Go Back  Fodor's Travel Talk Forums > Destinations > Europe
Reload this Page >

Italy itinerary - Are we crazy not to include Rome?

Italy itinerary - Are we crazy not to include Rome?

Old Oct 14th, 2014, 07:50 PM
  #1  
Original Poster
 
Join Date: Mar 2003
Posts: 12
Likes: 0
Received 0 Likes on 0 Posts
Italy itinerary - Are we crazy not to include Rome?

My husband and I are thinking about a trip to Italy next Spring- mid to late-April to early May. When I was in HS almost 40 years ago, I went on a 5 week multi-city European trip. The Italian part of the trip, was Venice for two nights, Florence for two nights, and Rome for a week with a day-trip to Capri. The city that I loved the most, in all the places we visited, was Florence. So, that being said, am I crazy to plan a trip with an itinerary that would be 2 nights in Venice and then a week in Florence, leaving out Rome entirely? I was thinking we could plan day trips from Florence: a day to Cinque Terre, a day to Sienna, etc.
Although I feel that everyone should see Saint Peter's if they get the chance,my husband is more interested in Art than history and doesn't seem to care that he would miss it. We also really enjoy hiking and my husband is a (leisure, not hardcore) cyclist.
So questions: Is a week in Florence overkill? Is the weather in April/early May going to be too chilly to enjoy hiking or biking? Although I enjoyed Rome, I didn't love it--but maybe that could have just been that I was only 16 at the time! I know there is a lot of art in Rome too. But my husband was the one who suggested Venice/Florence rather than Rome/Florence as I was thinking.
Thoughts?
Trixie59 is offline  
Old Oct 14th, 2014, 08:11 PM
  #2  
 
Join Date: Mar 2003
Posts: 21,804
Likes: 0
Received 0 Likes on 0 Posts
To make you feel better: our first trip to Italy did not any farther south than Florence, and it took another 25 years for us to get to Rome for the first time.
Michael is offline  
Old Oct 14th, 2014, 08:16 PM
  #3  
 
Join Date: Oct 2003
Posts: 35,449
Likes: 0
Received 14 Likes on 11 Posts
You can always do a day trip to Rome if you want. It's only 90 minutes by train.
kybourbon is online now  
Old Oct 14th, 2014, 09:43 PM
  #4  
 
Join Date: Jan 2003
Posts: 5,969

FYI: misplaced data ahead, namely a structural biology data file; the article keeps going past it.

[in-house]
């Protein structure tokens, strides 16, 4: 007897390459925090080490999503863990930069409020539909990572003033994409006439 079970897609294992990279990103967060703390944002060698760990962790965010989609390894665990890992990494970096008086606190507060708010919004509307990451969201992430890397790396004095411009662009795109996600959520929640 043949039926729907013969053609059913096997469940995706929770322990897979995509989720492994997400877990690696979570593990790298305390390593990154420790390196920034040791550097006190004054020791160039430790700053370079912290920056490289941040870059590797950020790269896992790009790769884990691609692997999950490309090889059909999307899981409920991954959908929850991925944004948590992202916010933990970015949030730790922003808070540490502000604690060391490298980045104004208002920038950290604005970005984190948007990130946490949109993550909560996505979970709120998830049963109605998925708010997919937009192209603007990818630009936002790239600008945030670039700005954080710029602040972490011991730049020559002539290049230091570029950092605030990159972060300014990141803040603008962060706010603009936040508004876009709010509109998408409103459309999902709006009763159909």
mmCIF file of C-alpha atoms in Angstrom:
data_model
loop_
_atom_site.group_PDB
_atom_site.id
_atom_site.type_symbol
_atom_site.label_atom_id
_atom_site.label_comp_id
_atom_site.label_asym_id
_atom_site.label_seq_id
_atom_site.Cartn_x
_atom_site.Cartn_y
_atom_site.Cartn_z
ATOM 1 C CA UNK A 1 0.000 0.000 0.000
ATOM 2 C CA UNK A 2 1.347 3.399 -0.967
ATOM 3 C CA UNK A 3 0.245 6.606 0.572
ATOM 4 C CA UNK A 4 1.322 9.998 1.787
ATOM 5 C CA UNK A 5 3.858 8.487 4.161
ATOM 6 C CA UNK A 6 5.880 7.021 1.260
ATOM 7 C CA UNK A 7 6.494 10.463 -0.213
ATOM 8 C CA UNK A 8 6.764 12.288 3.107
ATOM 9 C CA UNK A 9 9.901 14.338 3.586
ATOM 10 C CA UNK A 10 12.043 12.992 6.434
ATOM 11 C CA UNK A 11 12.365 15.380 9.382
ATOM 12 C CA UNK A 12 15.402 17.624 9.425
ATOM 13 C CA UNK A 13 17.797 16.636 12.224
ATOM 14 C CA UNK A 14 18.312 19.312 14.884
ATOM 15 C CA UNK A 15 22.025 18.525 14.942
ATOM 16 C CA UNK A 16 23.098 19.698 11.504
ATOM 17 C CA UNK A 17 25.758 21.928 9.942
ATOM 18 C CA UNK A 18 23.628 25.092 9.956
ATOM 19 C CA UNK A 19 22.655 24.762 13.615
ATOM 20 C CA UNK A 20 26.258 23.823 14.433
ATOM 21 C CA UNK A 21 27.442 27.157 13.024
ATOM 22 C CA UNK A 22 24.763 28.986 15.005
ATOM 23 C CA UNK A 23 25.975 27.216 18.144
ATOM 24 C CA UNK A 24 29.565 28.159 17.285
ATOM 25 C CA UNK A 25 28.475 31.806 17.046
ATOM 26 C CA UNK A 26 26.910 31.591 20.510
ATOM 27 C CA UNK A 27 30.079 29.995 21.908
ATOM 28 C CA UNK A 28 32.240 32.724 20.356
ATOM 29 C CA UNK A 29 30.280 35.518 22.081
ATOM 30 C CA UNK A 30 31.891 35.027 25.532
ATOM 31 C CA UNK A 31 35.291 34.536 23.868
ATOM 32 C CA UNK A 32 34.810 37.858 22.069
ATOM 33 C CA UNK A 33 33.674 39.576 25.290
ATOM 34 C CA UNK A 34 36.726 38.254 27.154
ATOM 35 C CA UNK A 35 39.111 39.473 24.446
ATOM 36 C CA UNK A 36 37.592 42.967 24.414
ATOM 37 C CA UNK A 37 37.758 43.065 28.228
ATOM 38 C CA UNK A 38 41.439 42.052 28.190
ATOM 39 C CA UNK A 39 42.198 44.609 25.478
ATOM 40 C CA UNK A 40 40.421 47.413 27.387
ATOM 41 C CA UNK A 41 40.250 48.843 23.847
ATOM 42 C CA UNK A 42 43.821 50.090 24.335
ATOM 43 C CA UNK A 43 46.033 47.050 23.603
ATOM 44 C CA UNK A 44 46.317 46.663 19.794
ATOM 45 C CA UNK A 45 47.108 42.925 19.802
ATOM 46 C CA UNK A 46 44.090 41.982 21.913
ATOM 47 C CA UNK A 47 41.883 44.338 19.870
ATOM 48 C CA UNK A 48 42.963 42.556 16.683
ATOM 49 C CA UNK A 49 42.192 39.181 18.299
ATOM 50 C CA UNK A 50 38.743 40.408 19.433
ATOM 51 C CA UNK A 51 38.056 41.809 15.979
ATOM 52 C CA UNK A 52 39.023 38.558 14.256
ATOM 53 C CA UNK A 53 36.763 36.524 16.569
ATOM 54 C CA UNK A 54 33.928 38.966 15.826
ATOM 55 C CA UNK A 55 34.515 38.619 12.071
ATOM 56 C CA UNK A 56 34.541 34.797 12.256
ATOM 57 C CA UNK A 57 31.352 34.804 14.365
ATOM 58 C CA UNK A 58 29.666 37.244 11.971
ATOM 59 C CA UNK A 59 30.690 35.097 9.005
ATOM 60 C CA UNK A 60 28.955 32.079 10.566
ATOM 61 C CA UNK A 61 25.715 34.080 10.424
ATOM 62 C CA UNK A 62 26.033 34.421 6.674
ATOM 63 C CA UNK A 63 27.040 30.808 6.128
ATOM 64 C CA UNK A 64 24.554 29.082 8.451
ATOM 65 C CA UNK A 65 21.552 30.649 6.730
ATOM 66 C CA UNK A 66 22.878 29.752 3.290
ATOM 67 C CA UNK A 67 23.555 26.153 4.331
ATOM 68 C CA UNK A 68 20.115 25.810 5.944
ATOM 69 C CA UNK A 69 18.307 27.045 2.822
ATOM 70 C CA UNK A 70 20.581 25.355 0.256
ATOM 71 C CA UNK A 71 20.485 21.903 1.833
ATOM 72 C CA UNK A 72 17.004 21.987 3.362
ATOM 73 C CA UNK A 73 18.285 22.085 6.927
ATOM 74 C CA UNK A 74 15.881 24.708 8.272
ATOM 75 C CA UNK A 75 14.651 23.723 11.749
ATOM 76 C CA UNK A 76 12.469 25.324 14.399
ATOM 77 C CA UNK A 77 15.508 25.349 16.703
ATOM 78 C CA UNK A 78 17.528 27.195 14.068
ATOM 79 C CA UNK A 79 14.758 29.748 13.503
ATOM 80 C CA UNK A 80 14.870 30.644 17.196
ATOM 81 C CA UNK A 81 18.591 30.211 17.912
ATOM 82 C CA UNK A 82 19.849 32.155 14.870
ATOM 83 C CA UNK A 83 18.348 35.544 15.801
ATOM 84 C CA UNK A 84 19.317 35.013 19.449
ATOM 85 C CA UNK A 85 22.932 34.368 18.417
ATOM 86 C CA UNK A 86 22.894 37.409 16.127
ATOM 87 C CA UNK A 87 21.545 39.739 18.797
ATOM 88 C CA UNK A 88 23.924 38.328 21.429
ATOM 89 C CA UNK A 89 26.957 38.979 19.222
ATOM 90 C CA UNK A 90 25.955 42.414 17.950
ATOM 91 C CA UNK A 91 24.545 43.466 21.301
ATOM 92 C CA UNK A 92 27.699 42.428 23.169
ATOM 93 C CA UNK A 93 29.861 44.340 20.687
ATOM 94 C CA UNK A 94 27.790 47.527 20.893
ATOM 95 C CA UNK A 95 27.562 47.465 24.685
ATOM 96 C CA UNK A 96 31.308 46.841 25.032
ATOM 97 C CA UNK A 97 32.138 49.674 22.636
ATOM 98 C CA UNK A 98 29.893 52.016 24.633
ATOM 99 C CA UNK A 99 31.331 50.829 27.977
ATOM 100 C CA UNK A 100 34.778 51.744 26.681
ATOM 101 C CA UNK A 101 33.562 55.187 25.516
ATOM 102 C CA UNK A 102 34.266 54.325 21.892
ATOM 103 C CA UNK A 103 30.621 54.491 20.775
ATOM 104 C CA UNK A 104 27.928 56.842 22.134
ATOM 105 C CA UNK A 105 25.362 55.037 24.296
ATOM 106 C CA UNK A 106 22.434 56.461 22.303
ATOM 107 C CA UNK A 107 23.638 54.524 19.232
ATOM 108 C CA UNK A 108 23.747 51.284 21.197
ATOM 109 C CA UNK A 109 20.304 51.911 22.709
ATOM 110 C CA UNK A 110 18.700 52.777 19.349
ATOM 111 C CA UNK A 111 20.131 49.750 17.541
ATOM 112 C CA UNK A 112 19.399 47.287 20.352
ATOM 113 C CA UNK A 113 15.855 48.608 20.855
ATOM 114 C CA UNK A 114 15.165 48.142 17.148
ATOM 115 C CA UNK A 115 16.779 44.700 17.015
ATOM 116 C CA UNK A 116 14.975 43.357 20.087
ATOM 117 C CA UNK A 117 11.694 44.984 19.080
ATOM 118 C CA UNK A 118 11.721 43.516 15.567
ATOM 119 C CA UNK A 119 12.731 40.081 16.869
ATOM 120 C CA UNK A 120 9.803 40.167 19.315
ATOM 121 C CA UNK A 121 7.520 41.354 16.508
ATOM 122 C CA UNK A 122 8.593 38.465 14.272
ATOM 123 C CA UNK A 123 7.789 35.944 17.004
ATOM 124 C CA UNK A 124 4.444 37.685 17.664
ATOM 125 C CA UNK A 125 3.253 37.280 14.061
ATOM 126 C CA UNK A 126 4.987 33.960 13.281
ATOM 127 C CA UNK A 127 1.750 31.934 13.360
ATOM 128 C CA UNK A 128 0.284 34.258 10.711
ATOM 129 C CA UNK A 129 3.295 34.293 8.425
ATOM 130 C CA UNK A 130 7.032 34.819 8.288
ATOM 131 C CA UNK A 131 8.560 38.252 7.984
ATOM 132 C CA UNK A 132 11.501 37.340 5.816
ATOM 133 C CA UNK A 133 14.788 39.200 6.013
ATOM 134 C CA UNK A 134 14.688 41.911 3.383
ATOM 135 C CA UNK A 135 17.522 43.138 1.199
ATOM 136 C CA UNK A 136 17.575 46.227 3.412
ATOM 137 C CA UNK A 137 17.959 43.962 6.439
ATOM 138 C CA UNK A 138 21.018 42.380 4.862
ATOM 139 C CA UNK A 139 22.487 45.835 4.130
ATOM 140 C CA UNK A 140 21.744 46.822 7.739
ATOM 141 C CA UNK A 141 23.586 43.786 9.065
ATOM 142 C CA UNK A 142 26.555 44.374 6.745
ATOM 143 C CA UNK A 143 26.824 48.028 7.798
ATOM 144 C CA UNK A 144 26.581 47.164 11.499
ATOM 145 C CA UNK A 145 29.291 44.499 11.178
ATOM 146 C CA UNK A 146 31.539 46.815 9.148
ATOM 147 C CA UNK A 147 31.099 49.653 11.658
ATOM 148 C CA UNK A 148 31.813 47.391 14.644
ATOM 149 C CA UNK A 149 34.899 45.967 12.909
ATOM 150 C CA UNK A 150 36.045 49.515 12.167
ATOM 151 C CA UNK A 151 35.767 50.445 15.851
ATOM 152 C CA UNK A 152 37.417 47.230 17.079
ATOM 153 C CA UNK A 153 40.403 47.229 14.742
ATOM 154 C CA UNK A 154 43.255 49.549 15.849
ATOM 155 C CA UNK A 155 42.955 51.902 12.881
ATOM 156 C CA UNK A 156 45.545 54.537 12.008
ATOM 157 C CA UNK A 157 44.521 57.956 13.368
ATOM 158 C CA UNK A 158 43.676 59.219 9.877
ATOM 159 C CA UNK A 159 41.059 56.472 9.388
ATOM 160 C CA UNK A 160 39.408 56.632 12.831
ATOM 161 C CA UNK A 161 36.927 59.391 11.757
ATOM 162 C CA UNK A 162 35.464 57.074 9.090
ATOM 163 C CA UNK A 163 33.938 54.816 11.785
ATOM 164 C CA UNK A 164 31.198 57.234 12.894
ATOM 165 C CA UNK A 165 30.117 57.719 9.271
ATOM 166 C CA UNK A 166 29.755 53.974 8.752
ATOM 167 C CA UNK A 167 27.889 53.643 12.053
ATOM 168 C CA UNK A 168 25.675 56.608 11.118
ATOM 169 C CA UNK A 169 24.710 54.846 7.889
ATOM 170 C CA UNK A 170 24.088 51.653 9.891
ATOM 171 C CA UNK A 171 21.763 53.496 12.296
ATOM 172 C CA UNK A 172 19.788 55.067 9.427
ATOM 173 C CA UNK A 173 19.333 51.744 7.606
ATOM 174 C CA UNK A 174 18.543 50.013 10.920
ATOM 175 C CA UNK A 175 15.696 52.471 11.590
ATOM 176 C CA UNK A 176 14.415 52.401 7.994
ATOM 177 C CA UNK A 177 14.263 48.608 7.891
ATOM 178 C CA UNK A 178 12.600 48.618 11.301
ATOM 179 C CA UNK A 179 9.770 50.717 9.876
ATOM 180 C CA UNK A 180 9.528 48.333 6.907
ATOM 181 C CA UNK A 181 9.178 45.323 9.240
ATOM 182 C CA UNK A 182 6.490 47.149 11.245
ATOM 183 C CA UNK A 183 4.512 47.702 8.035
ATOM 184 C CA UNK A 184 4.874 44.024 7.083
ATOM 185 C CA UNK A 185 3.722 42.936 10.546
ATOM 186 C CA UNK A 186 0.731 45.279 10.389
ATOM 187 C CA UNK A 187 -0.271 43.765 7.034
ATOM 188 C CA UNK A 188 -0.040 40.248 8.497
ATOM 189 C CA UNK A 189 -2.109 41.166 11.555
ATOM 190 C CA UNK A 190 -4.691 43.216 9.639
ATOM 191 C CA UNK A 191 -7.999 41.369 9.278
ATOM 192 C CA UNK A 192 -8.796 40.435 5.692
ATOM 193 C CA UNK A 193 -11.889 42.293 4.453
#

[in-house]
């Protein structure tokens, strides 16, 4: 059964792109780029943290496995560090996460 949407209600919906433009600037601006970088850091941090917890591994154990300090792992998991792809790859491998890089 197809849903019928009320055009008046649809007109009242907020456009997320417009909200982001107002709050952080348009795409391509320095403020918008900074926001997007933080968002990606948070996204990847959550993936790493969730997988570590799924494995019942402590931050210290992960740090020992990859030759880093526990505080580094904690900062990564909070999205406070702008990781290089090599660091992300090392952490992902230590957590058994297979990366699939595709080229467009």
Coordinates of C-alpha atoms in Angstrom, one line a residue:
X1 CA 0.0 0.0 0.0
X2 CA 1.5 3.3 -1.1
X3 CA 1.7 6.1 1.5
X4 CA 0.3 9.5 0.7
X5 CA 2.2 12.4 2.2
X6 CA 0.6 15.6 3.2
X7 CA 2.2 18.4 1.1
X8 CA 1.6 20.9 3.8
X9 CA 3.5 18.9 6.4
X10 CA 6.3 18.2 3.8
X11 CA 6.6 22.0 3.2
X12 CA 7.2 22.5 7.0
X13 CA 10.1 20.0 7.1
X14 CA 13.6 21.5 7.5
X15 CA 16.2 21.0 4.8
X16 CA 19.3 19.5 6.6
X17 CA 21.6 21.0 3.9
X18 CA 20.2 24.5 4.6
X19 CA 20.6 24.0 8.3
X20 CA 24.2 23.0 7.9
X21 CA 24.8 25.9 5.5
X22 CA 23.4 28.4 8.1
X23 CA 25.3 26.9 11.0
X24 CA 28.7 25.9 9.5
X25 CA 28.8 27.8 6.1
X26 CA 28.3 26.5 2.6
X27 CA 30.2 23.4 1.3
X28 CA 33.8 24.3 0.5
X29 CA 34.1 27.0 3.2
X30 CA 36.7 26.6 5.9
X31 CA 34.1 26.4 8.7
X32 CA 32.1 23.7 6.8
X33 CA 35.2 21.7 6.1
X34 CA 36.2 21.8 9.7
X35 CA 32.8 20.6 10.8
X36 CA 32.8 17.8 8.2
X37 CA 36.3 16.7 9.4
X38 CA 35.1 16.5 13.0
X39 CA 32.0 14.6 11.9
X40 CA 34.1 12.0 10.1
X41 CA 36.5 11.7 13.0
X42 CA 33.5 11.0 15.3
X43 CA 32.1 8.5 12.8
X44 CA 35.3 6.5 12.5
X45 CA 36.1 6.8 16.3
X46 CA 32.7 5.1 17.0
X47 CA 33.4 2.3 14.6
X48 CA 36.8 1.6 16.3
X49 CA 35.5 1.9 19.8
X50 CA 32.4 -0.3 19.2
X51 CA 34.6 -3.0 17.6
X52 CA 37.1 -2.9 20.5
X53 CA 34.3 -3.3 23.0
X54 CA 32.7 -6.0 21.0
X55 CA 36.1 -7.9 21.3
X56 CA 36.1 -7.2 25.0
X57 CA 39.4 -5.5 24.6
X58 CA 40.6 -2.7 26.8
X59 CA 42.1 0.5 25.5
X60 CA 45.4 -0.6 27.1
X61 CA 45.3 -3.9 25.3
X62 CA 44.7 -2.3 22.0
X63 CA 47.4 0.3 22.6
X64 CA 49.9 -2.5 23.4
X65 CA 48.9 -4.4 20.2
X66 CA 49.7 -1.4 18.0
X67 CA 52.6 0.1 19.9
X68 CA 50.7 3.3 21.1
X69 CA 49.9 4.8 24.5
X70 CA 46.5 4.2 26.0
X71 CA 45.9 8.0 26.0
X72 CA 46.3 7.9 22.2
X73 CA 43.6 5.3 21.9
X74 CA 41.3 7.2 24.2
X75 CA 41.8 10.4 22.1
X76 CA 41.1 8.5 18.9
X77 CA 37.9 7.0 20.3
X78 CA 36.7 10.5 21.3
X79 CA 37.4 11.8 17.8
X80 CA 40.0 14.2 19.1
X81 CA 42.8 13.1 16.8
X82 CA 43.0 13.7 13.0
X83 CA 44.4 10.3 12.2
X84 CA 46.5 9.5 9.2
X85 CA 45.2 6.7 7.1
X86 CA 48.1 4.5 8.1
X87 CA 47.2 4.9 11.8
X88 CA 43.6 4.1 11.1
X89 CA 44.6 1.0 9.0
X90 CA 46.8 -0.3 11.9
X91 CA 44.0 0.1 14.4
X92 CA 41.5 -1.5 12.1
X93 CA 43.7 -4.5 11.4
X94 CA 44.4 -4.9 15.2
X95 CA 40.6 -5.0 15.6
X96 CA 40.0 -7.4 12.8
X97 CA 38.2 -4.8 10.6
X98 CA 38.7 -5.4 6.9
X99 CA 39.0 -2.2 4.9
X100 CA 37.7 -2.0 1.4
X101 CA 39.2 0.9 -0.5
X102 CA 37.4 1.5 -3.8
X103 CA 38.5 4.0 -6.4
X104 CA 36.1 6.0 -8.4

Likes: 0
Received 0 Likes on 0 Posts
Which city are you flying home from? If Rome, then whether you like or not, you visit there.

While it is up to you, you realize that 40 years have gone by since your last visit? All three cities are very touristy now. Venice, now being a major cruise port and covering smaller area, feels most suffocating with flag waving tour groups during the day followed by Florence.

The Bernini and Canova sculpture collections at Borghese Gallery in Rome is sui generis.
greg is offline  
Old Oct 14th, 2014, 11:58 PM
  #5  
 
Join Date: Feb 2006
Posts: 55,205
Received 5 Likes on 3 Posts
if, as it looks from your OP, you only have 9 nights, then something is going to have to give somewhere. Either you spread yourselves thinly over the three places or concentrate on 2. That said, I do think that 2 nights in Venice is very little [it amounts only to one full day] and if your DH hasn't been, he may feel short-changed. One day to do the major sights such as the duomo, the Frari and the Scuola di San Rocco, and another to see the islands would be a minimum for me.

as for whether you should go to Rome or not, there are no "shoulds" in travel. like Michael I did not go to Rome the first time I went to Italy, in fact I'd been at least half a dozen times before I actually got to Rome. That said, I can't get enough of it now but perhaps i was "ready" for it.

if your interests are Art history, it's difficult to see how you could run out of things to do and see in Florence, and as you say, you can add in day trips, which you can decide on as you go.
annhig is offline  
Old Oct 15th, 2014, 12:34 AM
  #6  
 
Join Date: Feb 2014
Posts: 6,534
Likes: 0
Received 0 Likes on 0 Posts
Nothing crazy at all about it. People who go to Rome because they think it is a "must" and then advise others to follow those instructions I have discovered actually know very little about Italy or Europe and worse, because they went to Rome, they think they know it all! (Also, a huge number of people who push Rome as a "must" for every tourist trip, even if it means only spending 4 rushed hours there. are Catholics who don't tell you that.)